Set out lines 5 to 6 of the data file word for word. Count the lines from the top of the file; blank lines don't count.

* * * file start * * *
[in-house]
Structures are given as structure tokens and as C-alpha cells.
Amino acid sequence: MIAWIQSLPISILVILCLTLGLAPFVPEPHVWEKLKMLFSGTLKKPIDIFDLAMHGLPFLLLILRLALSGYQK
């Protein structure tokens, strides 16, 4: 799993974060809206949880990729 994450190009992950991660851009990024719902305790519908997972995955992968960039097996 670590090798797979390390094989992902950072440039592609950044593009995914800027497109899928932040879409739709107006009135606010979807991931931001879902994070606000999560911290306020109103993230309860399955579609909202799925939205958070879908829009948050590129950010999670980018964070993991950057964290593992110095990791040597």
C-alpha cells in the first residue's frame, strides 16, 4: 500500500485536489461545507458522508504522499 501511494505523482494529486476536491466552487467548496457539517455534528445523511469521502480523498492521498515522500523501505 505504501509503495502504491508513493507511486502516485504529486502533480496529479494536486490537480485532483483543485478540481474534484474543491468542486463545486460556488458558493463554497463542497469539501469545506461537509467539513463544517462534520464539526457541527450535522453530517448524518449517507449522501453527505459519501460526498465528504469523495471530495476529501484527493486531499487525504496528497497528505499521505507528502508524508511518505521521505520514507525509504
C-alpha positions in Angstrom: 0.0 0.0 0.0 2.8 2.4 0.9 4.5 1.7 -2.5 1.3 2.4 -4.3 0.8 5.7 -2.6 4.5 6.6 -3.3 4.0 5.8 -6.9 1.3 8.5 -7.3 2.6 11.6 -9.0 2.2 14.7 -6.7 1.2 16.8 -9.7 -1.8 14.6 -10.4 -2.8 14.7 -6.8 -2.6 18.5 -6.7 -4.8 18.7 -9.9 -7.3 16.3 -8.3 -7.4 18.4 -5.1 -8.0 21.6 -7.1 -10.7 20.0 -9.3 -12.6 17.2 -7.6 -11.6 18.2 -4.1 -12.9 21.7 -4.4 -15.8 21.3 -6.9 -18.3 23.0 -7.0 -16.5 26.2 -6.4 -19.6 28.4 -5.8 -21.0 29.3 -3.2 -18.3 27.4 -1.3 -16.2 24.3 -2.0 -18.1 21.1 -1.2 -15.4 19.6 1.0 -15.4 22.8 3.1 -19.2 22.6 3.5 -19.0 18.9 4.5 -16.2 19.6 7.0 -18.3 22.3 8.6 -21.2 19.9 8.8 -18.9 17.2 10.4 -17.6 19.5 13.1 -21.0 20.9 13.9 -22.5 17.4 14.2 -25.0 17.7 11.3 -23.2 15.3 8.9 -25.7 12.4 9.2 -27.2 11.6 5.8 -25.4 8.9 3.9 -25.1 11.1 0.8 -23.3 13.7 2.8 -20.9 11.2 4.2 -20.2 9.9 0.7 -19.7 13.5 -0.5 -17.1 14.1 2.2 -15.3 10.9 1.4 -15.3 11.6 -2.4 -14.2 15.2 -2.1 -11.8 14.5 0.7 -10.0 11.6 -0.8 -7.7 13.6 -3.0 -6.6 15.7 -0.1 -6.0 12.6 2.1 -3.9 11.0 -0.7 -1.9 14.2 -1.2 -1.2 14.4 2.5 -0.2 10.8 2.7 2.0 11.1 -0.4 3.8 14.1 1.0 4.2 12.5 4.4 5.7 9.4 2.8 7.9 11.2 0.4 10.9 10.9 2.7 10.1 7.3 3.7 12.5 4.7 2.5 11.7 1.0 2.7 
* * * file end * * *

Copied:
C-alpha cells in the first residue's frame, strides 16, 4: 500500500485536489461545507458522508504522499 501511494505523482494529486476536491466552487467548496457539517455534528445523511469521502480523498492521498515522500523501505 505504501509503495502504491508513493507511486502516485504529486502533480496529479494536486490537480485532483483543485478540481474534484474543491468542486463545486460556488458558493463554497463542497469539501469545506461537509467539513463544517462534520464539526457541527450535522453530517448524518449517507449522501453527505459519501460526498465528504469523495471530495476529501484527493486531499487525504496528497497528505499521505507528502508524508511518505521521505520514507525509504
C-alpha positions in Angstrom: 0.0 0.0 0.0 2.8 2.4 0.9 4.5 1.7 -2.5 1.3 2.4 -4.3 0.8 5.7 -2.6 4.5 6.6 -3.3 4.0 5.8 -6.9 1.3 8.5 -7.3 2.6 11.6 -9.0 2.2 14.7 -6.7 1.2 16.8 -9.7 -1.8 14.6 -10.4 -2.8 14.7 -6.8 -2.6 18.5 -6.7 -4.8 18.7 -9.9 -7.3 16.3 -8.3 -7.4 18.4 -5.1 -8.0 21.6 -7.1 -10.7 20.0 -9.3 -12.6 17.2 -7.6 -11.6 18.2 -4.1 -12.9 21.7 -4.4 -15.8 21.3 -6.9 -18.3 23.0 -7.0 -16.5 26.2 -6.4 -19.6 28.4 -5.8 -21.0 29.3 -3.2 -18.3 27.4 -1.3 -16.2 24.3 -2.0 -18.1 21.1 -1.2 -15.4 19.6 1.0 -15.4 22.8 3.1 -19.2 22.6 3.5 -19.0 18.9 4.5 -16.2 19.6 7.0 -18.3 22.3 8.6 -21.2 19.9 8.8 -18.9 17.2 10.4 -17.6 19.5 13.1 -21.0 20.9 13.9 -22.5 17.4 14.2 -25.0 17.7 11.3 -23.2 15.3 8.9 -25.7 12.4 9.2 -27.2 11.6 5.8 -25.4 8.9 3.9 -25.1 11.1 0.8 -23.3 13.7 2.8 -20.9 11.2 4.2 -20.2 9.9 0.7 -19.7 13.5 -0.5 -17.1 14.1 2.2 -15.3 10.9 1.4 -15.3 11.6 -2.4 -14.2 15.2 -2.1 -11.8 14.5 0.7 -10.0 11.6 -0.8 -7.7 13.6 -3.0 -6.6 15.7 -0.1 -6.0 12.6 2.1 -3.9 11.0 -0.7 -1.9 14.2 -1.2 -1.2 14.4 2.5 -0.2 10.8 2.7 2.0 11.1 -0.4 3.8 14.1 1.0 4.2 12.5 4.4 5.7 9.4 2.8 7.9 11.2 0.4 10.9 10.9 2.7 10.1 7.3 3.7 12.5 4.7 2.5 11.7 1.0 2.7 